Schools in Trouble

My father and I like to talk about the state of schools in America from time to time. A friend of his lives in one of the Northeast’s second-tier cities: not a Boston or Hartford or Providence, but a step below that. He’s lived there most of his life, he’s well-connected and he knows people throughout the surrounding towns, too. His daughter has just achieved certification as a teacher. And he, even with all his connections and networking skills, can’t seem to find her a teaching job.

There aren’t any.

This didn’t make sense to me at first. Then my father explained it, thus. Schools, like most businesses that rely on government money, know that the $100 billion promised to schools in the stimulus package probably won’t reach them for four years. Just because Congress authorized the expenditure, doesn’t mean the money will be released in a week or a month. Delays of two to four years are not uncommon; relief money for Hurricane Katrina was only beginning to pour out a few months ago. That’s a delay of three and a half years.

But if you’re a teacher near retirement age, you may think, if I can hold out a couple of years more, I might get a salary boost. That will boost the teacher’s pension pay, and that adds encouragement to stick it out a couple years more. Moreover, the economy just did a little soft shoe and blues number on his retirement portfolio. Maybe he can’t retire right now. So that’s incentive to stick around a little longer. Thus, the school’s most expensive employees, the older teachers, are sticking around for a year or two longer than they might normally.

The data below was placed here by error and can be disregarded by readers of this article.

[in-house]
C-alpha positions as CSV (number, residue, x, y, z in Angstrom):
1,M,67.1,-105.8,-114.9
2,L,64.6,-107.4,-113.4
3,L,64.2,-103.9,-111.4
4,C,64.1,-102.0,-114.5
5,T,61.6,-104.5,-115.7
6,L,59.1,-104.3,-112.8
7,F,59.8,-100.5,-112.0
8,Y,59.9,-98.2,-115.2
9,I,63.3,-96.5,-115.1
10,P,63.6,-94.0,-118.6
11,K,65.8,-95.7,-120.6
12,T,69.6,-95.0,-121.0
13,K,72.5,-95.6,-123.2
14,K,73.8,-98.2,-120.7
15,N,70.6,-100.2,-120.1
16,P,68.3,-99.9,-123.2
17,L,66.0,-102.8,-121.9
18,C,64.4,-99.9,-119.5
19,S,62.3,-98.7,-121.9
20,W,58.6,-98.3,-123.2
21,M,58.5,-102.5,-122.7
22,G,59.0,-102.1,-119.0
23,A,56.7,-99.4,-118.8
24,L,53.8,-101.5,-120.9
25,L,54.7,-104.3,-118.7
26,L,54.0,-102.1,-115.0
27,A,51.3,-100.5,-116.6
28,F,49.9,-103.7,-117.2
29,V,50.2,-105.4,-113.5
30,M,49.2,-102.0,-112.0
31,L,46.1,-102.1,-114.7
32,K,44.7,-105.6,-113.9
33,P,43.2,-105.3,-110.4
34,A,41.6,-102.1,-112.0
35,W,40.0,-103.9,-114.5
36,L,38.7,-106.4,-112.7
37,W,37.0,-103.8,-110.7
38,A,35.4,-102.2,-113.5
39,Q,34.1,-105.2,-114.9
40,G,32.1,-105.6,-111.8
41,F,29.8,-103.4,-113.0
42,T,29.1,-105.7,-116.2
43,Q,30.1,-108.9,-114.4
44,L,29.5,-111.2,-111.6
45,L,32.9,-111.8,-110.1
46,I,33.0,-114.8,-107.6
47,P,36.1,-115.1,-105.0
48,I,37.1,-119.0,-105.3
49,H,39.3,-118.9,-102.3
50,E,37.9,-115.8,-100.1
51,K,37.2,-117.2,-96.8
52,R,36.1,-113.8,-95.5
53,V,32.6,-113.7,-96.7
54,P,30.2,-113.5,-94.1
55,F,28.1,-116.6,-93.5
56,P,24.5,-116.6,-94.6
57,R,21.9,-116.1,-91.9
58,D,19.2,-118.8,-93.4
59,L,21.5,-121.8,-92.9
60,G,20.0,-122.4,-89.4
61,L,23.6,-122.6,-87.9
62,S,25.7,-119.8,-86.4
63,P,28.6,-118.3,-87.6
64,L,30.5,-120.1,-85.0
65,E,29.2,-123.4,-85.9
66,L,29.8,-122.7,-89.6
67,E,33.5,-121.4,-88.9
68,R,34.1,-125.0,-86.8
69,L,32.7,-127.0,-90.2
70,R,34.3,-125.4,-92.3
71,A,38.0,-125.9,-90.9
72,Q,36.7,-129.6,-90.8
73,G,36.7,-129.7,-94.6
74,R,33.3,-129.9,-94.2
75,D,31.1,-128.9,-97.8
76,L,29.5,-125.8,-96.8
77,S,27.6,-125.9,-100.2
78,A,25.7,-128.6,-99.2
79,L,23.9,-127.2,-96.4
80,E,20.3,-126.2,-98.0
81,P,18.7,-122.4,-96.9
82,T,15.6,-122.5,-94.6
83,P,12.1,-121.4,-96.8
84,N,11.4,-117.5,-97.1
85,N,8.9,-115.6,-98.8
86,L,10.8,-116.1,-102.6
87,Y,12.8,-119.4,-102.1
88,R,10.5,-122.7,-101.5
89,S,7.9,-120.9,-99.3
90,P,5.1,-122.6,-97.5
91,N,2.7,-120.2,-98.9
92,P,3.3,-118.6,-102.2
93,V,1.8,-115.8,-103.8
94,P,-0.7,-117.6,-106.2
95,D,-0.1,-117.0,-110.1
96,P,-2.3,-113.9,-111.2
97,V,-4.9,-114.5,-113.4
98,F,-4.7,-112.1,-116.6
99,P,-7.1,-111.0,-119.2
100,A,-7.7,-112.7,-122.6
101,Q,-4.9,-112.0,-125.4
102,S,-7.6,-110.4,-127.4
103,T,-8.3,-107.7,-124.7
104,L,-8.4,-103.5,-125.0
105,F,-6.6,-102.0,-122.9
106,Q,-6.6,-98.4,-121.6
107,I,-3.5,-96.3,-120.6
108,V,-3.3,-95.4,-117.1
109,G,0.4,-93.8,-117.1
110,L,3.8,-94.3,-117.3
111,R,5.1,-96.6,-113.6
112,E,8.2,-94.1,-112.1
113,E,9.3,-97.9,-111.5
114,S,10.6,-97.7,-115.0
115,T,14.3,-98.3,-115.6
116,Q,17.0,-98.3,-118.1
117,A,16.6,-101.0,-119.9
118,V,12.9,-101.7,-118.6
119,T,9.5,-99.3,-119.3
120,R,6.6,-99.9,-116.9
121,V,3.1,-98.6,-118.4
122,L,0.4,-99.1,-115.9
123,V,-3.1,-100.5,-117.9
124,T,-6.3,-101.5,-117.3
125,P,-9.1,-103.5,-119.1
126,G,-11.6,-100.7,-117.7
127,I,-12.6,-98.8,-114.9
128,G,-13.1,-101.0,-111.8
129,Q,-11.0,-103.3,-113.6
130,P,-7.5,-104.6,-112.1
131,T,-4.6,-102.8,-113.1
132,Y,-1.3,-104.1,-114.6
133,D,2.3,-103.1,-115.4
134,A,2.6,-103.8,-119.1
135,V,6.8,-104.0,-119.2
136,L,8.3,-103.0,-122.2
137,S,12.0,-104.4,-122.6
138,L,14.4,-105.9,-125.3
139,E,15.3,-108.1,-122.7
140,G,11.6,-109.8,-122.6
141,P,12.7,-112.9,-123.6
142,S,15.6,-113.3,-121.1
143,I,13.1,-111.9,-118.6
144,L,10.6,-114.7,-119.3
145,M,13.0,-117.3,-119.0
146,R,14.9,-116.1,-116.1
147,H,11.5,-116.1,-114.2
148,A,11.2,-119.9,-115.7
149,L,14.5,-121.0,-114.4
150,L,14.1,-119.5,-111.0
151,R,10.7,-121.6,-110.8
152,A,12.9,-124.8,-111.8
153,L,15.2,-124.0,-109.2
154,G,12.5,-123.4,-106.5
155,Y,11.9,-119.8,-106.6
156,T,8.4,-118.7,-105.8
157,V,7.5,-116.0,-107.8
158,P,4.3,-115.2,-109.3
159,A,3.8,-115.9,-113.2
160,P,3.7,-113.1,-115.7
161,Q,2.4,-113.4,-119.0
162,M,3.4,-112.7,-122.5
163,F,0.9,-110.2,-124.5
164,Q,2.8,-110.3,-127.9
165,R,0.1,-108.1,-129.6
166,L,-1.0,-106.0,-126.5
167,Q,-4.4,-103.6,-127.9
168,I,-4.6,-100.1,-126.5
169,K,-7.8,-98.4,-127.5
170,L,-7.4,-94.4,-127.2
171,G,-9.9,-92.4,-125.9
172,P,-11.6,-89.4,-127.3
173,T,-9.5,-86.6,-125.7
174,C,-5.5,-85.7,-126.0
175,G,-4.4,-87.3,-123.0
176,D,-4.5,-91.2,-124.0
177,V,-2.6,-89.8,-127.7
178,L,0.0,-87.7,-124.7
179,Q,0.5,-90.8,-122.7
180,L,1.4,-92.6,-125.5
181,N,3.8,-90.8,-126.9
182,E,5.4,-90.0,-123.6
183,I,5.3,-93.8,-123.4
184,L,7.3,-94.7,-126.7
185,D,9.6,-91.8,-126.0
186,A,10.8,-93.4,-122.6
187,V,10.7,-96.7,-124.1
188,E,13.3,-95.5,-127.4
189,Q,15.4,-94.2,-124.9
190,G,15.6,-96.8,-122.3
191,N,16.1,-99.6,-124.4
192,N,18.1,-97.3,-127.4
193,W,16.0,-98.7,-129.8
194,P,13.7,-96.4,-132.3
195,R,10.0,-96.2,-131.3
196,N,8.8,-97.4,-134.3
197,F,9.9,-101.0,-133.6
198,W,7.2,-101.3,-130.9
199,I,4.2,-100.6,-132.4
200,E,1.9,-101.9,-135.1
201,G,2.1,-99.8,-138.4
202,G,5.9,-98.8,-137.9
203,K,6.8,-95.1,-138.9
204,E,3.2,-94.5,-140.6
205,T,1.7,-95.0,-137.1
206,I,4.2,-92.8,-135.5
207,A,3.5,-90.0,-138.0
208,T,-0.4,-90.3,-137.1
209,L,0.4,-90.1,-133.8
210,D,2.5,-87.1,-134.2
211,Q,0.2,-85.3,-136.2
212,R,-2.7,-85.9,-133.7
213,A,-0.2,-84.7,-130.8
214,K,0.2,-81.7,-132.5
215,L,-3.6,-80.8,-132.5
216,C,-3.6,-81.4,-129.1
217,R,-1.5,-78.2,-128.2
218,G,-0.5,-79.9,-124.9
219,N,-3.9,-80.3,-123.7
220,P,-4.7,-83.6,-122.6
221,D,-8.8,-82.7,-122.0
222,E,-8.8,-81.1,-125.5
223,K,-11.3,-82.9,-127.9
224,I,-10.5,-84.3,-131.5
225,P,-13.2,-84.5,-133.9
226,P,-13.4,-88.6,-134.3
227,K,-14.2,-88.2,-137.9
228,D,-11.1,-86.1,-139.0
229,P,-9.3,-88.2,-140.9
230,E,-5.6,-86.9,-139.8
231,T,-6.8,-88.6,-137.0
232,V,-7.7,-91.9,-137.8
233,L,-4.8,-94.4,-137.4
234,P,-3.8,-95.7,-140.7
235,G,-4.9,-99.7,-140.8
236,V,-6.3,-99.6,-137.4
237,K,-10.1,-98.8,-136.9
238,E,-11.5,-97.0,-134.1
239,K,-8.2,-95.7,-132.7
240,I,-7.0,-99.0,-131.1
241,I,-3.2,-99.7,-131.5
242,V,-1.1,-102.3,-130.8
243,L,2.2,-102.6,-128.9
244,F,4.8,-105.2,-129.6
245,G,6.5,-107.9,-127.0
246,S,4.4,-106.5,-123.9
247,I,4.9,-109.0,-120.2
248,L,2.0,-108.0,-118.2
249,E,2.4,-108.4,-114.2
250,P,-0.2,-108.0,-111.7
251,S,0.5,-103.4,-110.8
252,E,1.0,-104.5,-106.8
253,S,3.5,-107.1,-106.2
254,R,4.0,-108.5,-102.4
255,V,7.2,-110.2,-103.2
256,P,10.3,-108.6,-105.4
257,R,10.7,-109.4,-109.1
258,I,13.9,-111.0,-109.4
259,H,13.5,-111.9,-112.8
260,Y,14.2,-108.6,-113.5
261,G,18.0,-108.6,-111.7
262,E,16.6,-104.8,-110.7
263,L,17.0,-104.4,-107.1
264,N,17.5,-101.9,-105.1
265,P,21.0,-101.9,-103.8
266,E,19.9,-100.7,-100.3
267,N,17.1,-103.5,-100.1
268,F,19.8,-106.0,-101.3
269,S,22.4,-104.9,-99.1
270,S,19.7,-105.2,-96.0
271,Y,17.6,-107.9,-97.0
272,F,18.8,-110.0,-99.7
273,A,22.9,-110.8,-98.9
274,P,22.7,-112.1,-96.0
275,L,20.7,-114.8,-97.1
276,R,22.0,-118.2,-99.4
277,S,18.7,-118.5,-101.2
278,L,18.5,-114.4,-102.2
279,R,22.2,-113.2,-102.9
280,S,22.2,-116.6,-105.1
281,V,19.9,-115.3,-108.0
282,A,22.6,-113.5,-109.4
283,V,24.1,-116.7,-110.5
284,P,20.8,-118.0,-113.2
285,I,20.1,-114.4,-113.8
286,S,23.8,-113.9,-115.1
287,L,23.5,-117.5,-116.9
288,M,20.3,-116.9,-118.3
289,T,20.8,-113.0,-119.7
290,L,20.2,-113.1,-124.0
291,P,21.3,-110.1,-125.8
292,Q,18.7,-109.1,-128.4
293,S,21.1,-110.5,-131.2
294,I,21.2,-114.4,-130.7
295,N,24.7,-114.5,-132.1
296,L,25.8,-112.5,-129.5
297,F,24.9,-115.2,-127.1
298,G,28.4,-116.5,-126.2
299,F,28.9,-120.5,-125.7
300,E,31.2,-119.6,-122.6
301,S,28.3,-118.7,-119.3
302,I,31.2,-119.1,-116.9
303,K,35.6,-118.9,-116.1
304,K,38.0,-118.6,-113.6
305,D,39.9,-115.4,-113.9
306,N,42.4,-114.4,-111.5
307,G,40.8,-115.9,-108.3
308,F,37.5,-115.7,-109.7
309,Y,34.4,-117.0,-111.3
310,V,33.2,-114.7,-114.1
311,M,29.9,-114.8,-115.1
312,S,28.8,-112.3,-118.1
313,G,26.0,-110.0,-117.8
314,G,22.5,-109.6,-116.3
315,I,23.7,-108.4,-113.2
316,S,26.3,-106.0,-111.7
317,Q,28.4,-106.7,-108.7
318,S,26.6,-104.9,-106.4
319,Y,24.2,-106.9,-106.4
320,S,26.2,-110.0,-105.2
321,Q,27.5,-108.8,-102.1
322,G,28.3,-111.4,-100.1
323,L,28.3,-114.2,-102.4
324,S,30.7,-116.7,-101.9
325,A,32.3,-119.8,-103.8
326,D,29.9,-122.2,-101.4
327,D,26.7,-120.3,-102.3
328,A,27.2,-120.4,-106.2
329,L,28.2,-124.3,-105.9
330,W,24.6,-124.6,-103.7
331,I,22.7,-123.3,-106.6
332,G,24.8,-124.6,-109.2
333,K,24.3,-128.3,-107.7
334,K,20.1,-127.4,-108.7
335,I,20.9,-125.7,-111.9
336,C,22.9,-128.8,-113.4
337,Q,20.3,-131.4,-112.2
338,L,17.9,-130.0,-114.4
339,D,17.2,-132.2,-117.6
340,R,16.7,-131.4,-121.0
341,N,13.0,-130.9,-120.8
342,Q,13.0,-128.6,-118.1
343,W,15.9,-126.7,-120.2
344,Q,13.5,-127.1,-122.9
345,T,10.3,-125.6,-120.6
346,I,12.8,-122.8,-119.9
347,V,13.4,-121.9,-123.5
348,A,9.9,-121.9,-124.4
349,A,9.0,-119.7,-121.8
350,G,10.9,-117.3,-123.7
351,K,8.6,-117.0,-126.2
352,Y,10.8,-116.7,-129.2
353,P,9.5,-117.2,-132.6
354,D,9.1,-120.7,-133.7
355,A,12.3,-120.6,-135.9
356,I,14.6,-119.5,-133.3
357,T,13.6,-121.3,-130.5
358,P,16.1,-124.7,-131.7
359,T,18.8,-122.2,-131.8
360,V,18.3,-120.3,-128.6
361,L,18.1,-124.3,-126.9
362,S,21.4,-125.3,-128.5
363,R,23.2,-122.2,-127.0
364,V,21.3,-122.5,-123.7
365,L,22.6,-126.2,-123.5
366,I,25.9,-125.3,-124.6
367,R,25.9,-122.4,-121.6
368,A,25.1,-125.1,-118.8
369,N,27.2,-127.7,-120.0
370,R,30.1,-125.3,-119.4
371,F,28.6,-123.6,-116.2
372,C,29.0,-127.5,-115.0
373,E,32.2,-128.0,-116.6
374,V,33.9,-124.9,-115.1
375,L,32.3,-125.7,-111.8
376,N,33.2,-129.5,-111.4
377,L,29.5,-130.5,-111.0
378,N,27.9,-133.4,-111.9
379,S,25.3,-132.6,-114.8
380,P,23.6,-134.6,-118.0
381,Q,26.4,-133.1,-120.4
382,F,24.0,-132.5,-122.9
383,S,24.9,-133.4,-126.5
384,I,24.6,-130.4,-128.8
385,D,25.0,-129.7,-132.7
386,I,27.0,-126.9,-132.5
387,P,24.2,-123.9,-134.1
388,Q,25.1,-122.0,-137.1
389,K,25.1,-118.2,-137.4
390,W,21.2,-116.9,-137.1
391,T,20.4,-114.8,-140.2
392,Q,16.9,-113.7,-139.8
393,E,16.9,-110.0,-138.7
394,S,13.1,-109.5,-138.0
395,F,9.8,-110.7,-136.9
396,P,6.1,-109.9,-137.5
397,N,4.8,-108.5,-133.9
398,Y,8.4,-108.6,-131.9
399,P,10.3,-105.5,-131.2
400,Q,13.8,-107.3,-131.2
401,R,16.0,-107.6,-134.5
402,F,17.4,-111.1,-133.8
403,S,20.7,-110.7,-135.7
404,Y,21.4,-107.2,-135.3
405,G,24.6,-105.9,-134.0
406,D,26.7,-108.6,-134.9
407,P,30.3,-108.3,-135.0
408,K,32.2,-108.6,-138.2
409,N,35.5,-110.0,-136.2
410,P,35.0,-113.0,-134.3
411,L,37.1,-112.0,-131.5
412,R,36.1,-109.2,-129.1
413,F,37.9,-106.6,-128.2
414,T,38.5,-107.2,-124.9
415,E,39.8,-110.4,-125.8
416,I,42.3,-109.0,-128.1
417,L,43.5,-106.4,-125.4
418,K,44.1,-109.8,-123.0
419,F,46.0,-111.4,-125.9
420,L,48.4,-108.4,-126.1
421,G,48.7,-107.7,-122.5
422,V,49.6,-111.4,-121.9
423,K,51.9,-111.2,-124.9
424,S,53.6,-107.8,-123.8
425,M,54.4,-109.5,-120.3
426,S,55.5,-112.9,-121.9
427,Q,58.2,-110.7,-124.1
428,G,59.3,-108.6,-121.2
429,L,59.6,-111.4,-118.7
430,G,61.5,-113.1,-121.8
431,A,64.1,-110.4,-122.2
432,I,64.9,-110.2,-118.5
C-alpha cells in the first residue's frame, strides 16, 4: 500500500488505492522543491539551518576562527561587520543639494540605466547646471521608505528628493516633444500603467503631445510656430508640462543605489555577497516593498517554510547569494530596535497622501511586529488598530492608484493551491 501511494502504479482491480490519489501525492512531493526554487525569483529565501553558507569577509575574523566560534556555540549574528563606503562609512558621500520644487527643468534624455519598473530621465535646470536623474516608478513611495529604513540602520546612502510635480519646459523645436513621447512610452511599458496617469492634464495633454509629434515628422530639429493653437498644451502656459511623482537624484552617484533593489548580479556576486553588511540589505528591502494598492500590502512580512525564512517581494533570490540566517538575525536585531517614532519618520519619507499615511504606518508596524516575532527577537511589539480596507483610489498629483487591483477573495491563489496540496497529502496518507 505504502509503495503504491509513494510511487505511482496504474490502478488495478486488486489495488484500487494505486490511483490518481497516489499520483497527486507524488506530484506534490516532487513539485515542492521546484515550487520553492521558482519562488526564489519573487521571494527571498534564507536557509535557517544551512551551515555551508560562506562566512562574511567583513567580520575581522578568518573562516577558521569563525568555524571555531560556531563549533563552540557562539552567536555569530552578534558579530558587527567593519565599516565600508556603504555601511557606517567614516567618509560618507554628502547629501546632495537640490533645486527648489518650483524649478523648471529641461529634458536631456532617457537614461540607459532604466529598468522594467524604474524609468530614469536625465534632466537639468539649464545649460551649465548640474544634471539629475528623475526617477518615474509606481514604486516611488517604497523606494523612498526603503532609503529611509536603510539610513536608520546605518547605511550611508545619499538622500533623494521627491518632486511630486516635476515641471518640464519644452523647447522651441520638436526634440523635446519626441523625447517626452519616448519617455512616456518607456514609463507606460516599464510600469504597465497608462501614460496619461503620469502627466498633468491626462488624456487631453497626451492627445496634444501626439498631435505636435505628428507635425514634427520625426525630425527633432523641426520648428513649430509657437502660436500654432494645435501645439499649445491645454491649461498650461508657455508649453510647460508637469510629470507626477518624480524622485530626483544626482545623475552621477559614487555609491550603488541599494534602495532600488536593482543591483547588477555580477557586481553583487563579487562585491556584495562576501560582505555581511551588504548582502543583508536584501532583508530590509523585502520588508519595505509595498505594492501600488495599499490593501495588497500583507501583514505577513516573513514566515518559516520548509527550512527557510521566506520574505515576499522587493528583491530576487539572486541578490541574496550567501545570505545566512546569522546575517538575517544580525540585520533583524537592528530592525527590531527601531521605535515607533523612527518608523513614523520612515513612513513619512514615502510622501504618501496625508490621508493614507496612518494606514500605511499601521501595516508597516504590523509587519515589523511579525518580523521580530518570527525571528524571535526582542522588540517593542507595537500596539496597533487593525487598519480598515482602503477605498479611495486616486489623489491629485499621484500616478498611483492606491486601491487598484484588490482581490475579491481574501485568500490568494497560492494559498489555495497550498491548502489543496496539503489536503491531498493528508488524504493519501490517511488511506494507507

These are not teachers that are going to be innovating in the classroom. They might be beloved, they might be skillful, but they are not the ones signing out laptops for their class every day, or starting class blogs, or designing wikis.

Meanwhile, principals and heads of school and superintendents and union representatives are having to make tough choices on who to hire and fire in the economic downturn which is coupled with an increase in the number of charter schools, homeschools, and other sources of mischiefs real or perceived. The charter schools want to avoid taking special-education students, because they don’t have the personnel or facilities for them. So the main line public schools are keeping the most expensive teachers, and the most expensive students.

Add to this… wait, there’s more? I hear you scream in horror… Add to this the reality that most companies of any size must run training programs for their new hires. Training in business practices. How to make change. How to manage employees. How to operate a cash register. How to be a bookkeeper. How to obey the ethics rules of their profession.

We’re left with the impression that schools which were doing a moderately bad but reasonably acceptable job, are now doing much worse. The graduates come out unprepared for any sort of real work; they are not conditioned to be entrepreneurial or ambitious; they suffer from a lack of skills applicable in real-world environments.

Further, the real-world environments increasingly have nothing to do with school. Teachers work in businesses that pretend they are not businesses, receive pensions like those that have largely vanished from the American business landscape, receive health care plans that are enviably good compared with those available from most non-profit organizations, and receive low but steady income streams. Moreover, it’s expected that most of them will not be particularly good at their jobs, and will be weeded out within the first three to four years.